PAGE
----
By Abby Hoeft

One of the most common reasons for not putting a great idea into practice is not knowing where to begin. How do you as a business owner launch a successful internship program if you’ve never had one? Start by developing a plan! Brainstorm ideas about what you hope to achieve through your internship program. Ask yourself what your business needs are and how an internship program can help fulfill those needs. Think about what educational background and experiences you want in an intern. Consider the responsibilities you want an intern to take on and who you want to train and mentor the intern.

Think Specifics

After you have written out your vision for your internship program, create a written job description and contract or training agreement. How long will the internship be? Set an exact start date and end date. What hours will the intern work? Be flexible, especially if the intern is in school. Define terms of compensation. In the job description, write out what your expectations are and what the intern will be specifically responsible for. Plan out tasks for the intern to work on each day and deadlines for when the tasks should be completed—use a calendar and consider the other employee’s schedules and your business’s daily workload. Let students know upfront if they will have a wide-range of work experiences or if they will be working in one or two specialized types of jobs. From the written schedule you have created, specify how the intern’s time will be spent by percentage of time spent on each given task (e.g. 25% of the time the intern will be writing up e-newsletters). If you go through an educational institution to find interns for your program, find out if the school offers educational credits for internships; many degree programs require this and have training agreements already in place.

Pay the Piper

Before you even think about advertising your internship program, determine how you will compensate your intern for his/her time. Will you pay the intern? If so, when and how much? If the intern will not be paid for their time and efforts, consider what else you can offer them. Maybe give them a store discount, access to business resources, or the opportunity to attend business meetings and educational seminars. Be creative; no one wants to work for free, but rewards and valuable experiences can go a long way in motivating any employee. Interns are no exception.

You have a plan. Now what?

Now that you have your goals for your internship program written, along with your intern’s terms of employment and compensation, training mentor, job description, and work schedule figured out, you are ready to advertise your internship program. But, where do you look for interns? First, look within your network; perhaps you know someone whose son or daughter is in college and looking for some relevant work experience before graduation. If not, ask around. Additionally, broaden your search; don’t just focus on universities. Look at technical colleges and trade schools, too. Contact a local job center or school’s career center and learn how to post your internship online and participate in an internship fair. Get to know the department chairs in the schools you are looking into, they can help you find the best students in a given academic program. Also, approach academic clubs; find out who the faculty advisors are and ask them to let interested students know about your internship program. Moreover, seek out speaking engagements with academic programs and clubs—this is great PR for your internship program as well as your business and career field. And, be sure to advertise online through job boards like Career Builder or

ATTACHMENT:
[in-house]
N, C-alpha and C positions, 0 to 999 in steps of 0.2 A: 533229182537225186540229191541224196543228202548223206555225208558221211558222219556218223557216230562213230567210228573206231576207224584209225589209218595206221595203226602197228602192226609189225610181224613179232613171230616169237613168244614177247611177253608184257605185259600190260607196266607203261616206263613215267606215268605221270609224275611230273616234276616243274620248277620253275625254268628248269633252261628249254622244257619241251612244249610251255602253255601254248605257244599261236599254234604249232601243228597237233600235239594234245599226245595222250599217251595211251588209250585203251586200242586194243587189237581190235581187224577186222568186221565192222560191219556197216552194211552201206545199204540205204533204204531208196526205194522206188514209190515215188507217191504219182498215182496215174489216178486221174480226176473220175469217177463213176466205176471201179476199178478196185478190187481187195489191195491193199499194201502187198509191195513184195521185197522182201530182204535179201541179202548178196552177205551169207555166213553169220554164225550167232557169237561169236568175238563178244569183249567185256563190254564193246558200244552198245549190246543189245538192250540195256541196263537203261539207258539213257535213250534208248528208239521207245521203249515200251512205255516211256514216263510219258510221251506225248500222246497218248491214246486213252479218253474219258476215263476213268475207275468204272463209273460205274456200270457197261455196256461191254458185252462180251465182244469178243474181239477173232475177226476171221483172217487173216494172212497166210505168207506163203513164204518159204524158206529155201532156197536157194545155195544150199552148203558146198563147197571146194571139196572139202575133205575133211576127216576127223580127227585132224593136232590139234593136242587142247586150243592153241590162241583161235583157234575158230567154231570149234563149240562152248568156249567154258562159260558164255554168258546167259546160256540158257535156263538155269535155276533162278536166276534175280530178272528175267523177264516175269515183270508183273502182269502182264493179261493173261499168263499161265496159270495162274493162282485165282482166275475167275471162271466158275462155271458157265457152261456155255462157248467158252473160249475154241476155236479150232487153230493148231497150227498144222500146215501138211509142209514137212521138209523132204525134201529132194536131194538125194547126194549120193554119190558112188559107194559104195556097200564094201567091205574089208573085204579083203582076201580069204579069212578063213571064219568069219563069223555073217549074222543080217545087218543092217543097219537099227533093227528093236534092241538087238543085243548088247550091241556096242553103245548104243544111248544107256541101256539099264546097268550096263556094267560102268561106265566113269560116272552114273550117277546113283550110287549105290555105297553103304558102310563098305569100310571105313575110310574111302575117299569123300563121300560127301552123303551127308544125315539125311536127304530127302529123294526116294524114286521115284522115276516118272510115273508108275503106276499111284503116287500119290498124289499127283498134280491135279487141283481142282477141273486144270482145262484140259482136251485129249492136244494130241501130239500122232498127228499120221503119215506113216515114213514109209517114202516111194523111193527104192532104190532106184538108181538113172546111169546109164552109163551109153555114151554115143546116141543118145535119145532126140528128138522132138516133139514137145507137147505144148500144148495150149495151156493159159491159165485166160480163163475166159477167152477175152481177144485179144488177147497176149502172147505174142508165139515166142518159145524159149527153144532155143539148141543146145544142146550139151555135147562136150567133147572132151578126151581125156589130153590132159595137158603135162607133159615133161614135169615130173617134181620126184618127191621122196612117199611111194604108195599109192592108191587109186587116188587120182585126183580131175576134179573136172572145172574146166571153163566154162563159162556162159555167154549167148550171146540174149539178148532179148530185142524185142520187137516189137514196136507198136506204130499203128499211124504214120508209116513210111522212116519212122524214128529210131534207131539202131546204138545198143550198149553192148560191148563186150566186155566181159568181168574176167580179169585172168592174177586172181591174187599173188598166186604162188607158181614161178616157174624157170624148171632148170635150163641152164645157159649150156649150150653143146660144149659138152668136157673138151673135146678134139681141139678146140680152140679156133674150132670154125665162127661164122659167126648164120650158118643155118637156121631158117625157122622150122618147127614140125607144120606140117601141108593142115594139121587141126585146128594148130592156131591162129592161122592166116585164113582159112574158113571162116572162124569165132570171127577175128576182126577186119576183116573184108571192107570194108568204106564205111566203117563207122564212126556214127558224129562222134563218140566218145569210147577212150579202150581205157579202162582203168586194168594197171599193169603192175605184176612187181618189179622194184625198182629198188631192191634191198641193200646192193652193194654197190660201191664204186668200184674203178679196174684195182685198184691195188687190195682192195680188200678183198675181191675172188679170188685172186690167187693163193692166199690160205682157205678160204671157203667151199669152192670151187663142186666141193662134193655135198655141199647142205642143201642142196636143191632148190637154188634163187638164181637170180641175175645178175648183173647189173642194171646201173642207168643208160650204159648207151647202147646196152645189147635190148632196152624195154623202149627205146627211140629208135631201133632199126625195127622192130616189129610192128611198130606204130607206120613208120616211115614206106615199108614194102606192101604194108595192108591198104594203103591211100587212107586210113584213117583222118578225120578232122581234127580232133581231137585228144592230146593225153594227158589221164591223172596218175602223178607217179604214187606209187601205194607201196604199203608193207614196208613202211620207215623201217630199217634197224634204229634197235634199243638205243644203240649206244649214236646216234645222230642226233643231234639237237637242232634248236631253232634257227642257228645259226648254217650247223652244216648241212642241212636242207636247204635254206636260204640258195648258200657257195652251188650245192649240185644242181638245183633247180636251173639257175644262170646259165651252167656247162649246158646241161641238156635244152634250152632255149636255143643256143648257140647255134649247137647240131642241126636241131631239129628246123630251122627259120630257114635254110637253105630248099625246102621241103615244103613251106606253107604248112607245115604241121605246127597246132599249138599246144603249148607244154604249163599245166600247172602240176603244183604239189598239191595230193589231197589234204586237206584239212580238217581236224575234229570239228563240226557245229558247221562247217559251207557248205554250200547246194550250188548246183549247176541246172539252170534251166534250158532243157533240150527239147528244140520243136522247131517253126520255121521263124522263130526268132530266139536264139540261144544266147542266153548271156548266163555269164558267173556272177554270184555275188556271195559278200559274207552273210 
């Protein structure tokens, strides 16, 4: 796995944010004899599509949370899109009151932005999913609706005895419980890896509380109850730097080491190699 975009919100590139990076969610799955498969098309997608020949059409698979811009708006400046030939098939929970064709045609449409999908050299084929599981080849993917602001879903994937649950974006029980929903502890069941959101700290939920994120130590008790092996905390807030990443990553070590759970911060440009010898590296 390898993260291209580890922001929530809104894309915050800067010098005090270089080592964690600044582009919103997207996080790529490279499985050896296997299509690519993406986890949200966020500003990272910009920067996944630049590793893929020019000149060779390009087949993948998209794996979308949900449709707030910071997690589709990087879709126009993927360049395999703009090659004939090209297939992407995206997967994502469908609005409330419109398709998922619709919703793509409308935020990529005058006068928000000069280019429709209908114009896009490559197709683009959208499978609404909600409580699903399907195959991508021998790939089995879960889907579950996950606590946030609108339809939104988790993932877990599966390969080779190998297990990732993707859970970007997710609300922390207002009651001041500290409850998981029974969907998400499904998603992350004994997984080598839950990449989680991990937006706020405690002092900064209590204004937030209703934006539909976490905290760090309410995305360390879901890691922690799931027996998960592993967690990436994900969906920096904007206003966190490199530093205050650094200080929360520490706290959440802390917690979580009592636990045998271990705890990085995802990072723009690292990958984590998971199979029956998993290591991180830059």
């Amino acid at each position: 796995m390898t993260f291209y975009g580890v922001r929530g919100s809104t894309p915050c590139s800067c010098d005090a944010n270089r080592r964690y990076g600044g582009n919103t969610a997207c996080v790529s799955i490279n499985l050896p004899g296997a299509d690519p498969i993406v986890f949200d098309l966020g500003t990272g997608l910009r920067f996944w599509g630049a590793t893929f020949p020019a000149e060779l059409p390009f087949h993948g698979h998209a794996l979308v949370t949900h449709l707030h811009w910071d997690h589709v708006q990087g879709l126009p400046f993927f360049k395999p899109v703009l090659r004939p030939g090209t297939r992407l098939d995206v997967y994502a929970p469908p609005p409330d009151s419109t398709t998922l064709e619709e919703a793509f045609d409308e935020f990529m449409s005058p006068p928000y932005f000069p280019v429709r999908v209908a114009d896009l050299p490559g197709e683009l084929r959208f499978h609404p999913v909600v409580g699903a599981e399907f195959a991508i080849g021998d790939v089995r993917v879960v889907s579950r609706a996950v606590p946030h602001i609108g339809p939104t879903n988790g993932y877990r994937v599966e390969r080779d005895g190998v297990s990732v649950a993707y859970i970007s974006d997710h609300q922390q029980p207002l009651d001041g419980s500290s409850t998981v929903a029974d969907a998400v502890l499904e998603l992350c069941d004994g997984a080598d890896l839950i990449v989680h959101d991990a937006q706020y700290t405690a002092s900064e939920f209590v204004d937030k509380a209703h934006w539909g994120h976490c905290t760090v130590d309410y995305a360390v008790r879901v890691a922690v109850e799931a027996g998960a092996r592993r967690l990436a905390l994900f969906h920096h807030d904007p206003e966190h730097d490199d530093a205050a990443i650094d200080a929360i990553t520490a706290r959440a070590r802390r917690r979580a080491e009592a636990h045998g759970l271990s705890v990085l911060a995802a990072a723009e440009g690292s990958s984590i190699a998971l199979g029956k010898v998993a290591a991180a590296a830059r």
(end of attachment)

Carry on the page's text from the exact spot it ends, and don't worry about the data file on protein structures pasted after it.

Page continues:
Try Before You Buy!

All in all, internships are an excellent low-cost way to increase productivity across the board and gain good press for your business. Plus, you never know—your star intern may just become your next great employee.

Want to improve your small business? Consider starting an internship program. Here are seven reasons why internships are a fantastic idea:

1. Interns increase productivity across the board: Interns help manage daily workflow and allow for regular employees to focus on other projects and begin new ones;

2. Interns offer low-cost labor: Interns can serve as temporary fill-ins during your busy season and because interns are looking to gain relevant experience, they will be less likely than permanent hires to demand higher pay—some internships can even be had at no-cost, especially if the school they attend offers academic credit for internship programs;

3. Interns improve the leadership and supervisory skills of more seasoned employees: Having a student to mentor will help even old pros remember the value in what they do and everyone enjoys “playing teacher” with a student willing to learn.

4. Interns bring new perspectives and are eager to learn: Interns want to put what they’ve learned in the classroom to use in a real-world setting and gain work experience to put on their resume;

5. Internship programs serve as good press for your business: People talk and if your business is a great place to work, your interns will likely spread the word;

6. Internship programs test drive the talent and work ethic of potential hires: So, someone has a degree in marketing—big deal. Internships allow business owners to see who is out there and what they will be like as an employee (trial by fire before hire);

7. Internship programs can serve as your year-round recruiting tool: Interns can fill the gap when it comes to looking for new hires—if you already know someone as a rockstar intern, why not hire them when you have an opening?